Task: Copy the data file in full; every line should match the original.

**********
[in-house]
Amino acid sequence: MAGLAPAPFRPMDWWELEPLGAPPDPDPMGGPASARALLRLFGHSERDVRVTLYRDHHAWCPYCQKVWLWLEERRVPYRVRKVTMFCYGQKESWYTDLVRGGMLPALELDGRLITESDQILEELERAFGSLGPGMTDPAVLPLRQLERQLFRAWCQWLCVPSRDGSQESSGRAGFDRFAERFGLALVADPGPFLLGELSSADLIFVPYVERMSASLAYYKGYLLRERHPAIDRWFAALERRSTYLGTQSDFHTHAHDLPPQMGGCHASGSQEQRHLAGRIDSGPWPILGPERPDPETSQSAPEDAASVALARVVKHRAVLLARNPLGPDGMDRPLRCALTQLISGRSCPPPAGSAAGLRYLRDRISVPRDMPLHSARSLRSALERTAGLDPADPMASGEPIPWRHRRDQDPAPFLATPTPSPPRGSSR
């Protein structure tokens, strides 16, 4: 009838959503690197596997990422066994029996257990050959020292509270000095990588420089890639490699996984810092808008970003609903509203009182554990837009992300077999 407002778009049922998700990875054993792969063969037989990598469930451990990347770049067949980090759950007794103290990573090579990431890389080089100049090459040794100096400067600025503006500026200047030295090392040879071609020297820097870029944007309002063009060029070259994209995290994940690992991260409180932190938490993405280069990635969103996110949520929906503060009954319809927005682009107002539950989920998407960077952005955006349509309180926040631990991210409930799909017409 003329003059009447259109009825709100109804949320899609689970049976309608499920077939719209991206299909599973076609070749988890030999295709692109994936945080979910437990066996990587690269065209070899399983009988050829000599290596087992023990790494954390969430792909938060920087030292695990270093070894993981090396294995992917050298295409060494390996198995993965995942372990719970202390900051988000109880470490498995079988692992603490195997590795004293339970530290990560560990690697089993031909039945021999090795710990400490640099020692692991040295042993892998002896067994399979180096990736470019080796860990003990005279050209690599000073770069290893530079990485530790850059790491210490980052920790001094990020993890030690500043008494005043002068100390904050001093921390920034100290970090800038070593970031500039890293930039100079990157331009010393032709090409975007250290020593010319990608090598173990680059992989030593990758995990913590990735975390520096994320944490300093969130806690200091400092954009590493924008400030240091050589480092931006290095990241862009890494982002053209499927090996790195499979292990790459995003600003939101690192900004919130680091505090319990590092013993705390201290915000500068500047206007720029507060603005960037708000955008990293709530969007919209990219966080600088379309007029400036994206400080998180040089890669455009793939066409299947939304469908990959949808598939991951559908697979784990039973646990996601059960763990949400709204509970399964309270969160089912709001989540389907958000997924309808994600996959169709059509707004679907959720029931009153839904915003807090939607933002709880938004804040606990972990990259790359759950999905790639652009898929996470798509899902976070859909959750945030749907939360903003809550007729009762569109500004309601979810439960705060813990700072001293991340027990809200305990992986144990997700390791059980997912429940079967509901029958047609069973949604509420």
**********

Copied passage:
[in-house]
Amino acid sequence: MAGLAPAPFRPMDWWELEPLGAPPDPDPMGGPASARALLRLFGHSERDVRVTLYRDHHAWCPYCQKVWLWLEERRVPYRVRKVTMFCYGQKESWYTDLVRGGMLPALELDGRLITESDQILEELERAFGSLGPGMTDPAVLPLRQLERQLFRAWCQWLCVPSRDGSQESSGRAGFDRFAERFGLALVADPGPFLLGELSSADLIFVPYVERMSASLAYYKGYLLRERHPAIDRWFAALERRSTYLGTQSDFHTHAHDLPPQMGGCHASGSQEQRHLAGRIDSGPWPILGPERPDPETSQSAPEDAASVALARVVKHRAVLLARNPLGPDGMDRPLRCALTQLISGRSCPPPAGSAAGLRYLRDRISVPRDMPLHSARSLRSALERTAGLDPADPMASGEPIPWRHRRDQDPAPFLATPTPSPPRGSSR
């Protein structure tokens, strides 16, 4: 009838959503690197596997990422066994029996257990050959020292509270000095990588420089890639490699996984810092808008970003609903509203009182554990837009992300077999 407002778009049922998700990875054993792969063969037989990598469930451990990347770049067949980090759950007794103290990573090579990431890389080089100049090459040794100096400067600025503006500026200047030295090392040879071609020297820097870029944007309002063009060029070259994209995290994940690992991260409180932190938490993405280069990635969103996110949520929906503060009954319809927005682009107002539950989920998407960077952005955006349509309180926040631990991210409930799909017409 003329003059009447259109009825709100109804949320899609689970049976309608499920077939719209991206299909599973076609070749988890030999295709692109994936945080979910437990066996990587690269065209070899399983009988050829000599290596087992023990790494954390969430792909938060920087030292695990270093070894993981090396294995992917050298295409060494390996198995993965995942372990719970202390900051988000109880470490498995079988692992603490195997590795004293339970530290990560560990690697089993031909039945021999090795710990400490640099020692692991040295042993892998002896067994399979180096990736470019080796860990003990005279050209690599000073770069290893530079990485530790850059790491210490980052920790001094990020993890030690500043008494005043002068100390904050001093921390920034100290970090800038070593970031500039890293930039100079990157331009010393032709090409975007250290020593010319990608090598173990680059992989030593990758995990913590990735975390520096994320944490300093969130806690200091400092954009590493924008400030240091050589480092931006290095990241862009890494982002053209499927090996790195499979292990790459995003600003939101690192900004919130680091505090319990590092013993705390201290915000500068500047206007720029507060603005960037708000955008990293709530969007919209990219966080600088379309007029400036994206400080998180040089890669455009793939066409299947939304469908990959949808598939991951559908697979784990039973646990996601059960763990949400709204509970399964309270969160089912709001989540389907958000997924309808994600996959169709059509707004679907959720029931009153839904915003807090939607933002709880938004804040606990972990990259790359759950999905790639652009898929996470798509899902976070859909959750945030749907939360903003809550007729009762569109500004309601979810439960705060813990700072001293991340027990809200305990992986144990997700390791059980997912429940079967509901029958047609069973949604509420």